India's attempts to increase its “soft power” will only translate into something meaningful if it uses this power in a more systematic and planned way, improving its economic performance, suggests author Mr Nicholas Blarel.
The IT industry has taken to the global stage India's ‘soft power' and made India as a knowledge power. “Indians are looked upon by global companies for leadership. You have kindled among millions of young Indians the power of using knowledge as a passport to the future...."
It is soft power that will to a large extent make or unmake superpowers of the future. China and India are the obvious candidates to be considered as the future superpowers. India will have to pit itself against the might of the Chinese economic machine.
Moving forward, we need a far more neutral baseline in assessing power based not on a latent accounting of inputs such as nuclear stockpiles and Hollywood films produced, but on outputs: does it work?...As a student of diplomatic theory, the greatest myth elevated by the notion of ‘soft power’ is its self-identification with diplomacy and their collective antithetical role to ‘hard’ or military power.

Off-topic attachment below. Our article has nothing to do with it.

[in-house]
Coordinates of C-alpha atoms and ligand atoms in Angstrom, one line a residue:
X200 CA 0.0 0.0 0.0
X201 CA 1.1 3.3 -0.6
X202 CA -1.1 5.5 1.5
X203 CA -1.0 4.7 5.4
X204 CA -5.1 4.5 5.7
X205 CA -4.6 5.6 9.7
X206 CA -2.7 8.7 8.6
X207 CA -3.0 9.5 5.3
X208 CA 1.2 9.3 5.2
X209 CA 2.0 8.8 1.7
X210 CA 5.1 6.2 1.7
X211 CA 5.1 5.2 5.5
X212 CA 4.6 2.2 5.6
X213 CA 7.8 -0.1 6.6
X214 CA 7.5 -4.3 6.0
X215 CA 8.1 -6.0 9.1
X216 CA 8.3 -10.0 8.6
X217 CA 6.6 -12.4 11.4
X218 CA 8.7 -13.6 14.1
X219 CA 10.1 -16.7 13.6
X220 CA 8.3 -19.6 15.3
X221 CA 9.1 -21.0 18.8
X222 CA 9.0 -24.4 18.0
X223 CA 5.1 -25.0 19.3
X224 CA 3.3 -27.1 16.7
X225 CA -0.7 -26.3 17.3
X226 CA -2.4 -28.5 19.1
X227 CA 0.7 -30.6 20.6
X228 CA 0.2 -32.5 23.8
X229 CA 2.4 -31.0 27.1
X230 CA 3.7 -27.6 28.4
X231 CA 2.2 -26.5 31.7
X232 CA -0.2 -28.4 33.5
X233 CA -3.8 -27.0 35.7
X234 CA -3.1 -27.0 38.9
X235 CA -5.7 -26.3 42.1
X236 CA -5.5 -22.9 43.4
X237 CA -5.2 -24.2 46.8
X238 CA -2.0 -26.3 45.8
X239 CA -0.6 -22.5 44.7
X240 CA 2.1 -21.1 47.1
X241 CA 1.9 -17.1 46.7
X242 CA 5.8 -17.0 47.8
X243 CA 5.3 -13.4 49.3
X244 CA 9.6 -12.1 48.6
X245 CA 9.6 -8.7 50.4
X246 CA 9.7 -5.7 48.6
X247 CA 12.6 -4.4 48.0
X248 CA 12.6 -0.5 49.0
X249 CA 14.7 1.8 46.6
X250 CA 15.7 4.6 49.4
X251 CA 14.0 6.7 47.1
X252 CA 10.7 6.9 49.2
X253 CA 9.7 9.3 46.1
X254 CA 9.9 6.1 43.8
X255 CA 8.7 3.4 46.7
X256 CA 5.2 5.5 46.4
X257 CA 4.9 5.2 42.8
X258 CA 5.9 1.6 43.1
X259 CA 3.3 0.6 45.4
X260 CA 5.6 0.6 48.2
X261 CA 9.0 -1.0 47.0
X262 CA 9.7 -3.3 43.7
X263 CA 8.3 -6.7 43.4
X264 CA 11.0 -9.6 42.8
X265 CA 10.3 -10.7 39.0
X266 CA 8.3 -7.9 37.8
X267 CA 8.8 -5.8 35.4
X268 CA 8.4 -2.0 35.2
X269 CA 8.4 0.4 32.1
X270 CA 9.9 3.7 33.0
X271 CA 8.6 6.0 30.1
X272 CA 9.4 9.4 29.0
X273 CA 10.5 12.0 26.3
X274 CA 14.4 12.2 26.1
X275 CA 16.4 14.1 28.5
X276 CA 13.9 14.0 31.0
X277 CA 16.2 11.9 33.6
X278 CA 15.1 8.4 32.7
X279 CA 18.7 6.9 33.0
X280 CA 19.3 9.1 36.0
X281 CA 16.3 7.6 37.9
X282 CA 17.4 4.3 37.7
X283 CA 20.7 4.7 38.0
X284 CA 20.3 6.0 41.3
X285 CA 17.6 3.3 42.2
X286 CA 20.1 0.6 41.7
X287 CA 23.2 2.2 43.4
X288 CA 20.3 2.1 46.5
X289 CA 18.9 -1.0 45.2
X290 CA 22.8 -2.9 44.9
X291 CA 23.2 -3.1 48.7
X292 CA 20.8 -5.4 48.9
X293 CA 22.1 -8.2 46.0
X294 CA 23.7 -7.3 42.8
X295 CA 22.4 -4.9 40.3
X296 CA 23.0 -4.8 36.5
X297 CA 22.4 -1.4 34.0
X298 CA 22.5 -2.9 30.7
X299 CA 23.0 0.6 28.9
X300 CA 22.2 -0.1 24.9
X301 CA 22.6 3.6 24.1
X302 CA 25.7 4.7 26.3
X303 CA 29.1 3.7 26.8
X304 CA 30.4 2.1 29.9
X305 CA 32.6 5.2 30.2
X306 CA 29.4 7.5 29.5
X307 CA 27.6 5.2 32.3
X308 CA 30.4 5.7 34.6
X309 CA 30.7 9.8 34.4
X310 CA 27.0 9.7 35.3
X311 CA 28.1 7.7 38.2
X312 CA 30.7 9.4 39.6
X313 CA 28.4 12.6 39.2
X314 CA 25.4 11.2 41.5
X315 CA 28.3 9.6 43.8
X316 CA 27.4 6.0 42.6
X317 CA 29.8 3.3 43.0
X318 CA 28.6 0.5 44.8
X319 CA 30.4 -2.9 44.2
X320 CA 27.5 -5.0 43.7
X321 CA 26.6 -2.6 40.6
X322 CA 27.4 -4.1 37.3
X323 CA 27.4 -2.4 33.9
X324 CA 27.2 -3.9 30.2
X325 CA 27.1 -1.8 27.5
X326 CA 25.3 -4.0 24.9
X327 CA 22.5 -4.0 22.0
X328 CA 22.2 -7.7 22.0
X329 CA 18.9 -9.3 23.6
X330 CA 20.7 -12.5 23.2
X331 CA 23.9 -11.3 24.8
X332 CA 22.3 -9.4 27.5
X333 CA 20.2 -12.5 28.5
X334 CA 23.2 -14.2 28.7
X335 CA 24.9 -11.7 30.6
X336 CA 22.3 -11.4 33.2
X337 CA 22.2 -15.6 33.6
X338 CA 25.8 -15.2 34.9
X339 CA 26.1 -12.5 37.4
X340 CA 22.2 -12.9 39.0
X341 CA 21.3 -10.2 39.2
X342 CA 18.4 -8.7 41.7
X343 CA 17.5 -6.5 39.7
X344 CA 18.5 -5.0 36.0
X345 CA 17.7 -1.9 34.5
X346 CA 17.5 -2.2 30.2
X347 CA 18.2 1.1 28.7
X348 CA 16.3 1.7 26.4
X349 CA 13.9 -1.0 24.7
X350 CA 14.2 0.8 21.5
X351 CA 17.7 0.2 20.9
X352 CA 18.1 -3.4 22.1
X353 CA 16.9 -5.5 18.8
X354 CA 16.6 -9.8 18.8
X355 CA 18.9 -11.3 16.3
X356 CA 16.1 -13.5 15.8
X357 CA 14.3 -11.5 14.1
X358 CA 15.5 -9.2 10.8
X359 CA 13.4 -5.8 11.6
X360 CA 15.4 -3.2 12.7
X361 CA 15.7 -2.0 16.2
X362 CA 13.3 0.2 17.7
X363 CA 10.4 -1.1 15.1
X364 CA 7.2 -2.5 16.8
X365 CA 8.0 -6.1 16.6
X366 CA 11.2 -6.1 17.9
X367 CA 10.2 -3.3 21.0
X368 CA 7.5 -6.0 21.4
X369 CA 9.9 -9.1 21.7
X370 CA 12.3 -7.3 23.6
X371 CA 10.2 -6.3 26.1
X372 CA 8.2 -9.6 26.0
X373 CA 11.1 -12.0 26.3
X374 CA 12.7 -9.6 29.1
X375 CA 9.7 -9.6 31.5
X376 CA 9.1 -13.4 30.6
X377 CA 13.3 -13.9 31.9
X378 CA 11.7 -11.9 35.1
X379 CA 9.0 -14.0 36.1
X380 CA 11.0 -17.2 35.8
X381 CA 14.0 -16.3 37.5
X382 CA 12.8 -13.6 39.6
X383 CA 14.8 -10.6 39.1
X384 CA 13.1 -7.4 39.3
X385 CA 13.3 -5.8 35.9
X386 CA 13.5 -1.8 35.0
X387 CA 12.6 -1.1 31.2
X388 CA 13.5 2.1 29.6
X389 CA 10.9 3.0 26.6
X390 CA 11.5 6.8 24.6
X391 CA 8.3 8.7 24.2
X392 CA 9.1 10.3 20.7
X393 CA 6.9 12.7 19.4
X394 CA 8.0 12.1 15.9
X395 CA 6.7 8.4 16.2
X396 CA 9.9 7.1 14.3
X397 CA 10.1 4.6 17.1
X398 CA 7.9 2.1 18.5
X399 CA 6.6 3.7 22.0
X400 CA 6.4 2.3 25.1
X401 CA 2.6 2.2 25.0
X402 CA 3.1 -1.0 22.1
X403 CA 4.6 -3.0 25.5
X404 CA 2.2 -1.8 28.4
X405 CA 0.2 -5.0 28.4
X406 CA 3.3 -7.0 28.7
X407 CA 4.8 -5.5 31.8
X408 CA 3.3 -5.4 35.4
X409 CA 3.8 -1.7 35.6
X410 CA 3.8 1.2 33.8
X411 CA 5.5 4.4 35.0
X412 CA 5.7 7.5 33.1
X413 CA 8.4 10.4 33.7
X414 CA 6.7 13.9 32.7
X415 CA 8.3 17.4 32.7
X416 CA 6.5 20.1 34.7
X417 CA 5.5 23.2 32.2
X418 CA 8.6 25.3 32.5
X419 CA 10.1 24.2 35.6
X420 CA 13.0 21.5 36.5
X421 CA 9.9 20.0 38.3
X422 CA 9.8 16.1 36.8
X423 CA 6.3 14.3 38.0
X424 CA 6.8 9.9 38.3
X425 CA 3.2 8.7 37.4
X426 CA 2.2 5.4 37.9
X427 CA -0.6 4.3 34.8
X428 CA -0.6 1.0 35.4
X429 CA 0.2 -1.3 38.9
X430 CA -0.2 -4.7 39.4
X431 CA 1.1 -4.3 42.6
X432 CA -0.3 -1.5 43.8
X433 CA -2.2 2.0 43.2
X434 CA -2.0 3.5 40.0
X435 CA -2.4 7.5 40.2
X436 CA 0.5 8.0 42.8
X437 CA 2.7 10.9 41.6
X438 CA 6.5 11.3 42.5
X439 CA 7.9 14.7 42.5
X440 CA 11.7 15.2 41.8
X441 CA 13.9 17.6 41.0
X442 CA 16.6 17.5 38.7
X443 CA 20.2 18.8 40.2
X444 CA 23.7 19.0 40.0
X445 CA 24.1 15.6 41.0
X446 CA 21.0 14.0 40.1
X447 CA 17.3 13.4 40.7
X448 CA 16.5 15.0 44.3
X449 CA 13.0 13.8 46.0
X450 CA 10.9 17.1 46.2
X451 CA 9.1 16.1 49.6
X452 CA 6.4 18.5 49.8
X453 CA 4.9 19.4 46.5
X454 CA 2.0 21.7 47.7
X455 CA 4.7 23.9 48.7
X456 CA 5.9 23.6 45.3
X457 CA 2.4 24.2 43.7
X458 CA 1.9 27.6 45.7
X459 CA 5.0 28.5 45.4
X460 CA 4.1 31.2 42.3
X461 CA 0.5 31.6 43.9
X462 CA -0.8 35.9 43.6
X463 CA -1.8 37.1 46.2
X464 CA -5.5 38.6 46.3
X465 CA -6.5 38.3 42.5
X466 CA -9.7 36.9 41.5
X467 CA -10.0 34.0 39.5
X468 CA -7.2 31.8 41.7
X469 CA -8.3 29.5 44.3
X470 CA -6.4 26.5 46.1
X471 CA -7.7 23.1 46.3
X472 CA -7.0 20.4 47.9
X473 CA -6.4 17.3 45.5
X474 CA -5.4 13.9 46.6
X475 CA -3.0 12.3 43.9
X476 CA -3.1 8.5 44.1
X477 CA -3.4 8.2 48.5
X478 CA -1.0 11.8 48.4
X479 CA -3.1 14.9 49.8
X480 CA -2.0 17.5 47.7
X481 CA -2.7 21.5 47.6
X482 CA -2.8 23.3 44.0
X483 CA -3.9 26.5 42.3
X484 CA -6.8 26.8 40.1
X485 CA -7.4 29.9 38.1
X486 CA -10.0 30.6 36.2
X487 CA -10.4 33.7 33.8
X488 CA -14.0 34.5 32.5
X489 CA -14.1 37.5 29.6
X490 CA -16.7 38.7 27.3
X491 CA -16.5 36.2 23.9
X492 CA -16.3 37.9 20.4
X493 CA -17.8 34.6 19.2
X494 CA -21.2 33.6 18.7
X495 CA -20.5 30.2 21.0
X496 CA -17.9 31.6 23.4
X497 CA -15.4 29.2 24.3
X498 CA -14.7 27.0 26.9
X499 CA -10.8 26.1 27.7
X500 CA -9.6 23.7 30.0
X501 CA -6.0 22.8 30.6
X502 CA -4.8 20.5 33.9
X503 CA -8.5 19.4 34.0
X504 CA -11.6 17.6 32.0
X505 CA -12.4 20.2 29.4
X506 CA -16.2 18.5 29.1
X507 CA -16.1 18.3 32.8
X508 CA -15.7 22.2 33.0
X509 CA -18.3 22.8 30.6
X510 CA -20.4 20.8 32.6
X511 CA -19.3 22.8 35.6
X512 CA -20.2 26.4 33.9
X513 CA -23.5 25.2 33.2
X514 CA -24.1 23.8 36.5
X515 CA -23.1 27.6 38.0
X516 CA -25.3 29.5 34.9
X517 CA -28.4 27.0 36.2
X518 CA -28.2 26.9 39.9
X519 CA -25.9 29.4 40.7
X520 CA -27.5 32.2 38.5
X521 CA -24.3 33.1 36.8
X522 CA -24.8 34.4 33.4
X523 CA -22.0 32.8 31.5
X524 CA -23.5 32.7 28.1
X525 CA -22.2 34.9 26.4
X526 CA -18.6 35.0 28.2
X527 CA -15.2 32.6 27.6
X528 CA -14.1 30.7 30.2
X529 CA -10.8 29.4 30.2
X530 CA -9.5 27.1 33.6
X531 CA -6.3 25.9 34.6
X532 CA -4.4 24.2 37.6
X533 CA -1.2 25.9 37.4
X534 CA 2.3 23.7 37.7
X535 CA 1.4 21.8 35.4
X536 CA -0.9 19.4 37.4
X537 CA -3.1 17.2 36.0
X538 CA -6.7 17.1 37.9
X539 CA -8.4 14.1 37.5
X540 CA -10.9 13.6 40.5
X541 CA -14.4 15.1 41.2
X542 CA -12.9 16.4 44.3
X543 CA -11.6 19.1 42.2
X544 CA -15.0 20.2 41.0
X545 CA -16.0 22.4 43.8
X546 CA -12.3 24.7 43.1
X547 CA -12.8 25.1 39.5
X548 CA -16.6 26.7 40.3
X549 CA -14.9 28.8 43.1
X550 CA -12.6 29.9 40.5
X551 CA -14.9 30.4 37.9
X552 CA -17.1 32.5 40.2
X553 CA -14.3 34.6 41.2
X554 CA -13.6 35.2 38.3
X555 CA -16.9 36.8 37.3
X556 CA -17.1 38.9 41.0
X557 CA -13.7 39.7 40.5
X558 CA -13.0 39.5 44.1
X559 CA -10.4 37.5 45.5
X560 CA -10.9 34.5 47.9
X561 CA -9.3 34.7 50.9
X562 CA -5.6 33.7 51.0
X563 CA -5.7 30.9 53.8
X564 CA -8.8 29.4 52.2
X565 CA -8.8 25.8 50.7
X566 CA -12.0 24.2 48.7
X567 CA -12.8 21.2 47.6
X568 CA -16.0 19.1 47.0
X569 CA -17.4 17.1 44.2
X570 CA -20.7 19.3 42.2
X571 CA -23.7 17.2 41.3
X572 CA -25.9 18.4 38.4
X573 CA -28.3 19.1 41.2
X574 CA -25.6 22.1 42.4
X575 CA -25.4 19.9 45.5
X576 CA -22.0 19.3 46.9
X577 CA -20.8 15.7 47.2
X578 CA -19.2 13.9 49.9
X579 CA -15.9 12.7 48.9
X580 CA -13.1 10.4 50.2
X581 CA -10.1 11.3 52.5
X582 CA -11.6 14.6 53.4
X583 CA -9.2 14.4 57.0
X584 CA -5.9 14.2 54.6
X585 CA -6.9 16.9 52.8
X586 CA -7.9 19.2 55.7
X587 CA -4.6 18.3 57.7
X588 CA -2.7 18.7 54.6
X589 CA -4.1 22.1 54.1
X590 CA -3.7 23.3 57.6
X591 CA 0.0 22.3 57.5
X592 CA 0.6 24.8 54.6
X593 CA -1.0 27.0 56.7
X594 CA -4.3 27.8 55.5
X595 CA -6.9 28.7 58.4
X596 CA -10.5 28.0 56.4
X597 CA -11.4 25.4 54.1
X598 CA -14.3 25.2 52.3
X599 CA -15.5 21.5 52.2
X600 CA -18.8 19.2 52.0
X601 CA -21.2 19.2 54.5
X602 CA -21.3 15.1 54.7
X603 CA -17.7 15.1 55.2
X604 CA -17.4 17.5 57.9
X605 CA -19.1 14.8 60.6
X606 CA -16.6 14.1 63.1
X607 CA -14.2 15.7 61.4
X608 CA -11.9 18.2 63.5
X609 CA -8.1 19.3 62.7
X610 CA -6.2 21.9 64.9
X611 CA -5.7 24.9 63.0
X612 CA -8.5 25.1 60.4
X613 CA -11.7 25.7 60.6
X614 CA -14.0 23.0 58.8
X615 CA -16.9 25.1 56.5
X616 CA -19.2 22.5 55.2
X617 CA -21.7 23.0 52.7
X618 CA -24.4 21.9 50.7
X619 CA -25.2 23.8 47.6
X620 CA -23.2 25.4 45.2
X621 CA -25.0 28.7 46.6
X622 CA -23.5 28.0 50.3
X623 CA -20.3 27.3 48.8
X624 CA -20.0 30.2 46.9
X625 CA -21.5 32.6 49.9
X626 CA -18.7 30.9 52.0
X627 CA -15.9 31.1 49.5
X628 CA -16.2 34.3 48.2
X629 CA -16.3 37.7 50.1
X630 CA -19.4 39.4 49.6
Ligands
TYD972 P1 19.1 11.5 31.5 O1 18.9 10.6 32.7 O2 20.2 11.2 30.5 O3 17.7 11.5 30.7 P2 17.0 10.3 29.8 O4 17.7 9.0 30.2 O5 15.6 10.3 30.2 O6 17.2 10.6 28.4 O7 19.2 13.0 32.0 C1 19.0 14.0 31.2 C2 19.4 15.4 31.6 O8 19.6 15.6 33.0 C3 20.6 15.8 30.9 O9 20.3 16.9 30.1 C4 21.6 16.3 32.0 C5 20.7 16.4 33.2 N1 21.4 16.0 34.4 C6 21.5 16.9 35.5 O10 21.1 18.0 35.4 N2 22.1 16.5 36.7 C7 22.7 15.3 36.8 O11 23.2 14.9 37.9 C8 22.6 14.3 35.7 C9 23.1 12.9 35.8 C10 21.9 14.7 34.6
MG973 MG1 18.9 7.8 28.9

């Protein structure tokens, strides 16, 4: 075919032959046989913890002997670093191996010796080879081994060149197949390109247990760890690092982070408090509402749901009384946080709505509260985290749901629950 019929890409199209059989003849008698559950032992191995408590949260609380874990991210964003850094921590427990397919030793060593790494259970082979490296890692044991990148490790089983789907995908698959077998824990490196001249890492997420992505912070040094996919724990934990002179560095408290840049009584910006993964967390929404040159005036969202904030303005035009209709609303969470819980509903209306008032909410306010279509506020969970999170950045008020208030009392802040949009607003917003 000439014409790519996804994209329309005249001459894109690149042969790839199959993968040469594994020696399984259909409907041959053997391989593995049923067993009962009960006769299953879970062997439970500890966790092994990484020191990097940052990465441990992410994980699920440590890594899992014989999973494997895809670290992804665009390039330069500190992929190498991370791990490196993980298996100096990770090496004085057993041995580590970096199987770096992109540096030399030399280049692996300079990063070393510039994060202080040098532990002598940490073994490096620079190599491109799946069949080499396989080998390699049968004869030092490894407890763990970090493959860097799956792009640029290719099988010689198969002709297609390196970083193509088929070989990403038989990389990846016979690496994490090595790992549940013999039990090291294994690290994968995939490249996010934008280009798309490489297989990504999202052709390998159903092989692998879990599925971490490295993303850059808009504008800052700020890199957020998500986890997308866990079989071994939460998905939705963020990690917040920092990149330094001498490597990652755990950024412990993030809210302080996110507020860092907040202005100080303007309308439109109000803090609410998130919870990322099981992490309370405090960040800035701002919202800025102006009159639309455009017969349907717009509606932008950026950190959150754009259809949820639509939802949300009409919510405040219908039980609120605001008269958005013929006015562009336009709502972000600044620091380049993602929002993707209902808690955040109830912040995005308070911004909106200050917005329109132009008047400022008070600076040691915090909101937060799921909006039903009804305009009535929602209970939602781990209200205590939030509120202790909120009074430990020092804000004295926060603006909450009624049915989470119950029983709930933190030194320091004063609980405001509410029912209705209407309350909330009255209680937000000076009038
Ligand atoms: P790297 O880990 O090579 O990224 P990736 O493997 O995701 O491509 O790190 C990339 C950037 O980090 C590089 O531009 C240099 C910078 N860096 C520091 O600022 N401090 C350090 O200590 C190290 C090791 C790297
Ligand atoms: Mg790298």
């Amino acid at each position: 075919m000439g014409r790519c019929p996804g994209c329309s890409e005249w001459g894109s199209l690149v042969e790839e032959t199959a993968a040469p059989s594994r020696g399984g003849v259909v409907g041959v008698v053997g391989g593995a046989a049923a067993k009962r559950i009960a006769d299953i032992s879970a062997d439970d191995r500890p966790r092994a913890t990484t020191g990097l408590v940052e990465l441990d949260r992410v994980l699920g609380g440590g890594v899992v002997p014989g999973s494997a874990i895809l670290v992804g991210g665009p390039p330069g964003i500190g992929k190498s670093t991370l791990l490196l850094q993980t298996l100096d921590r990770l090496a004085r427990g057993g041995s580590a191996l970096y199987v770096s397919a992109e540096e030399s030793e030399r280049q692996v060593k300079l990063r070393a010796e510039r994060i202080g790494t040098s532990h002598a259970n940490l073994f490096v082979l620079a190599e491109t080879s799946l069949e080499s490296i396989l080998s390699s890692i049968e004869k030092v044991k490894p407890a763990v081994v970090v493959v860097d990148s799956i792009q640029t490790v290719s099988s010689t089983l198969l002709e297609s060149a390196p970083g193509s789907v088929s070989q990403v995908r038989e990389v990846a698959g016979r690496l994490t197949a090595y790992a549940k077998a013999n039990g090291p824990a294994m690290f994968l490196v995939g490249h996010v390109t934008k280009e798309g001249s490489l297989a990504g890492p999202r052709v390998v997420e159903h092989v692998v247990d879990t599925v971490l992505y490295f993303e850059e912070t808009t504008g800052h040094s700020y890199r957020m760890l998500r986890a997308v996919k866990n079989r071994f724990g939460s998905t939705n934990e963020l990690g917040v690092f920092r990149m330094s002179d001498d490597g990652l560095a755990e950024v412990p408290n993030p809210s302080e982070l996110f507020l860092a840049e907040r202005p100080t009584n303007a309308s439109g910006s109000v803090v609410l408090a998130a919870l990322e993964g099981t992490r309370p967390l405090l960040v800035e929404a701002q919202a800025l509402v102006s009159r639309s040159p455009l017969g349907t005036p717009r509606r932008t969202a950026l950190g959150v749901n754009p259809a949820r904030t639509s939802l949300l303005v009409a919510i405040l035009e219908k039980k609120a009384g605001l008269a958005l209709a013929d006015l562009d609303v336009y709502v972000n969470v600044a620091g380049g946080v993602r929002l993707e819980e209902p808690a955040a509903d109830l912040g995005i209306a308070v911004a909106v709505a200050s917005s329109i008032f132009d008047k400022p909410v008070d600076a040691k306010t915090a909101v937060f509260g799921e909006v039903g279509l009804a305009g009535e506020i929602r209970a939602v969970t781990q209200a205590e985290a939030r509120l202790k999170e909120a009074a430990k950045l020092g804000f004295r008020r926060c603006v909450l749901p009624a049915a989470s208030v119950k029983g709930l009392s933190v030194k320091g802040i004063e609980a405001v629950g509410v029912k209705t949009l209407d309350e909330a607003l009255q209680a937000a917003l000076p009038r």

The power of many can accomplish more than any one can do alone -- and that distinction is different than the traditional classification of hard and soft power
Advocating a more pragmatic approach, he wanted India to maintain cordial relations with the countries that would invest in India and help the country meet challenges such as food security, which was assuming a very grave magnitude.
Sanctions are a hard form of economic power that Joseph Nye discusses in chapter three of his new book, The Future of Power, and a topic that is discussed widely today in relation to Syria. Many policy makers are pondering whether sanctions will be useful in convincing President al-Assad to stop killing his people.